There is a simple fix for this, however: the Kaniko builder allows layers to be stored, cached, and reused.
❗️ On GCB, using Kaniko is recommended for both builder and multi-stage patterns. Read more.
Assuming you don't go the Multi-Stage route (above), or even if you did, you may be able to reduce your image size by removing stuff you don't actually need.
Did you start building your dockerfile by copying an existing one? If so, perhaps you have a command like this near the top
RUN apk add --no-cache make git curl bash nginx pkgconfig zeromq-dev \ gcc musl-dev autoconf automake build-base libtool python
Check that you actually need all these things! Some may be cruft from another project, or the dependency may have been replaced. This is especially important if you're building off a shared "base" image file. When using a shared base image, it's very likely that there's stuff in there you don't need. Easy money!
As we saw above using
dive, the toodle-app
go build was downloading and caching 237 MB of go modules, which were needed during the build but not after:
│ Current Layer Contents ├────────────────────────────────────── Permission UID:GID Size Filetree drwxr-xr-x 0:0 72 MB ├── mosmos drwxr-xr-x 0:0 72 MB │ └── toodle-app drwxr-xr-x 0:0 72 MB │ └── build drwxr-xr-x 0:0 72 MB │ └── bin -rwxr-xr-x 0:0 72 MB │ └── server drwx------ 0:0 237 MB └── root drwxr-xr-x 0:0 237 MB └── .cache drwxr-xr-x 0:0 237 MB └── go-build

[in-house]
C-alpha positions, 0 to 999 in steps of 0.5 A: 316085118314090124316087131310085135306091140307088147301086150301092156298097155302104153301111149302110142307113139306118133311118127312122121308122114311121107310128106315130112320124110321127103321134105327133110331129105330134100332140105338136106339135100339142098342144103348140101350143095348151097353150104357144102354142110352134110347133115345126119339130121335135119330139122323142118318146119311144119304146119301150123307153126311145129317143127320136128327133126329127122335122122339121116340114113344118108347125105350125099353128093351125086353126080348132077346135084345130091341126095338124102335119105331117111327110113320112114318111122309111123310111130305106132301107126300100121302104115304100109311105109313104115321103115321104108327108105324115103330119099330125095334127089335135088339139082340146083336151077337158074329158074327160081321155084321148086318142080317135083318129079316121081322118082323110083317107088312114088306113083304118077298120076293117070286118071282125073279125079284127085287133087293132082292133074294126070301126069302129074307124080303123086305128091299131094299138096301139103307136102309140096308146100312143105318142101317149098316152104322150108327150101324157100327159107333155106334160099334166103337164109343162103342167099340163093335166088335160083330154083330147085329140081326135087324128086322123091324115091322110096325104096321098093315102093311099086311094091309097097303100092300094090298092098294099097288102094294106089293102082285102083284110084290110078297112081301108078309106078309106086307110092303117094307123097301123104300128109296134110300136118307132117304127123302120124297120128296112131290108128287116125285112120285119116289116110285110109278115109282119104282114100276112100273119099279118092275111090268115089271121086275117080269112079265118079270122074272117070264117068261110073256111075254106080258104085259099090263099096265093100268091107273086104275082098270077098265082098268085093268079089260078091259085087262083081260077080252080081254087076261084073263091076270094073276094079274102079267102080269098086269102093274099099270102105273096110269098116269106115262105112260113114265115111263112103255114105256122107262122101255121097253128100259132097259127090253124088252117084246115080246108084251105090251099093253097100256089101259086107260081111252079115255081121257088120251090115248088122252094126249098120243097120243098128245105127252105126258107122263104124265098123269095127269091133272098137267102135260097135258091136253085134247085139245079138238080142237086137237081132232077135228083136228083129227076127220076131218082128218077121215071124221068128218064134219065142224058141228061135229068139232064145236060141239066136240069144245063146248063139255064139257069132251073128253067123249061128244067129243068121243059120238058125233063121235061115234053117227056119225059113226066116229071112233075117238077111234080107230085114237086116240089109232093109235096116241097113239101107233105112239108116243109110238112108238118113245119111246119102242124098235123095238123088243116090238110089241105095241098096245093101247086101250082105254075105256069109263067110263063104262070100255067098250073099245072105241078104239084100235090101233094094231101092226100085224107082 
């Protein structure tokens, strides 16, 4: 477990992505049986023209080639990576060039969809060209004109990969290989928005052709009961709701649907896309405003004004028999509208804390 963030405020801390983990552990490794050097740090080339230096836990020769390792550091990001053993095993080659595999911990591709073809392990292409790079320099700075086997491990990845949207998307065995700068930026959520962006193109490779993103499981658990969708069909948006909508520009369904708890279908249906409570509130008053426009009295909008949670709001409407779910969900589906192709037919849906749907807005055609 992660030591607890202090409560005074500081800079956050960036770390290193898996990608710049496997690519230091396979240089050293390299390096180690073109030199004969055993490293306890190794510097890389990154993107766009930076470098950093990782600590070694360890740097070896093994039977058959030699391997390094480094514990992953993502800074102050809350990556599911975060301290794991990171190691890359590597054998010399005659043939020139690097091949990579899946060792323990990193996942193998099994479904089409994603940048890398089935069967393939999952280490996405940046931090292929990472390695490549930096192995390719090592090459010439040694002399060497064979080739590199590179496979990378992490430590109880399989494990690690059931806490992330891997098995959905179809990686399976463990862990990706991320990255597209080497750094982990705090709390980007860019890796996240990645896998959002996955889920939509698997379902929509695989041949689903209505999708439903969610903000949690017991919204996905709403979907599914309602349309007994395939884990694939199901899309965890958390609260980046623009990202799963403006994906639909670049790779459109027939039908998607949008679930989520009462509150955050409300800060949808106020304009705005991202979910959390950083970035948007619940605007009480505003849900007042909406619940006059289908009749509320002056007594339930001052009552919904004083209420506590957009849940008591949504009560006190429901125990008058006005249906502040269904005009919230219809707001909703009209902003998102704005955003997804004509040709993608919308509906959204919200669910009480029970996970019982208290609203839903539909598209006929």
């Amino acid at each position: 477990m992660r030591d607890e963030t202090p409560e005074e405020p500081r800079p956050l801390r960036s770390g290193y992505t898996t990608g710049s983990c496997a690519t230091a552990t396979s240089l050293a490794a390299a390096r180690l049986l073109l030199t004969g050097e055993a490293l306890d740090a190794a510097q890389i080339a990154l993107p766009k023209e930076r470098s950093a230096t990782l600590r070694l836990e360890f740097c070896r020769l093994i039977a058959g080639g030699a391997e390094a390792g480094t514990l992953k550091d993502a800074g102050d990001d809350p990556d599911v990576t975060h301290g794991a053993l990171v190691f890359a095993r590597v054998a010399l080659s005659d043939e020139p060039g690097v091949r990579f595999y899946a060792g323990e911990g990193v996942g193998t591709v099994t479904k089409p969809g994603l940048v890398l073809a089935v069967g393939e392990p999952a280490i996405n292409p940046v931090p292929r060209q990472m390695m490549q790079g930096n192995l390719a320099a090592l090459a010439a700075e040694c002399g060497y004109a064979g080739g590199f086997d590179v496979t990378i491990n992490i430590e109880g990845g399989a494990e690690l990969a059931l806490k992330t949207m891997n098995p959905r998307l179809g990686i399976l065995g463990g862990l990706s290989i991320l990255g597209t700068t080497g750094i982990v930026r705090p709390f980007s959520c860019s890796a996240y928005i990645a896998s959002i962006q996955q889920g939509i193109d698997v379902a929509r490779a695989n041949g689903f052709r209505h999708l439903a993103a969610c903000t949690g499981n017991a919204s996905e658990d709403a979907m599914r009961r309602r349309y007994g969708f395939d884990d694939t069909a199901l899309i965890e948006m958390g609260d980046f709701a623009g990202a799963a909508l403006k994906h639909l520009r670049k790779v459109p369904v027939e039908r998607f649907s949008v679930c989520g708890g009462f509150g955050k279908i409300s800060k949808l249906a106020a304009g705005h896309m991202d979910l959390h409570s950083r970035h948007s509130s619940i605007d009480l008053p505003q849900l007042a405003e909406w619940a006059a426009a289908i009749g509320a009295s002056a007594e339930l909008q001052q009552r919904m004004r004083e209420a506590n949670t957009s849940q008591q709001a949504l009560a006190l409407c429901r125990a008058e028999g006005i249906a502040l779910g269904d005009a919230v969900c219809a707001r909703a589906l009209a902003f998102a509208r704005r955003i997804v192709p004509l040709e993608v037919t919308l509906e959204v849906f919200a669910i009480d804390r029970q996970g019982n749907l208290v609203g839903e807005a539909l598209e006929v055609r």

The following change fixed this problem in toodle-app:
- RUN make build/bin/server + RUN make build/bin/server && go clean -cache
Other examples of this are removing
webpack or removing
You may have static assets in your image that rarely change and are not actually needed within the application. For example, the toodle-app image contains various reports and media assets:
-rw-r--r-- 0:0 12 MB ├── MarketReport.pdf -rw-r--r-- 0:0 12 MB ├── EconReport.pdf -rw-r--r-- 0:0 34 MB ├── Toodle-MediaKit.zip drwxr-xr-x 0:0 4.3 MB ├── press-releases
It's not huge, but this is 62MB that gets pulled by the Kubernetes controller for every deployment and copied into every container (the image upon which this post is based was running on 268 containers at the time of writing), all of which need garbage collection... it adds up!!
Making your images smaller is easy, it improves infrastructure performance and it saves money. What's not to like? If you've got more tips for shaving bits off your image size, drop me a line & I'll add them below!📝 Comments? Please email them to my protonmail.com address, username sequoiam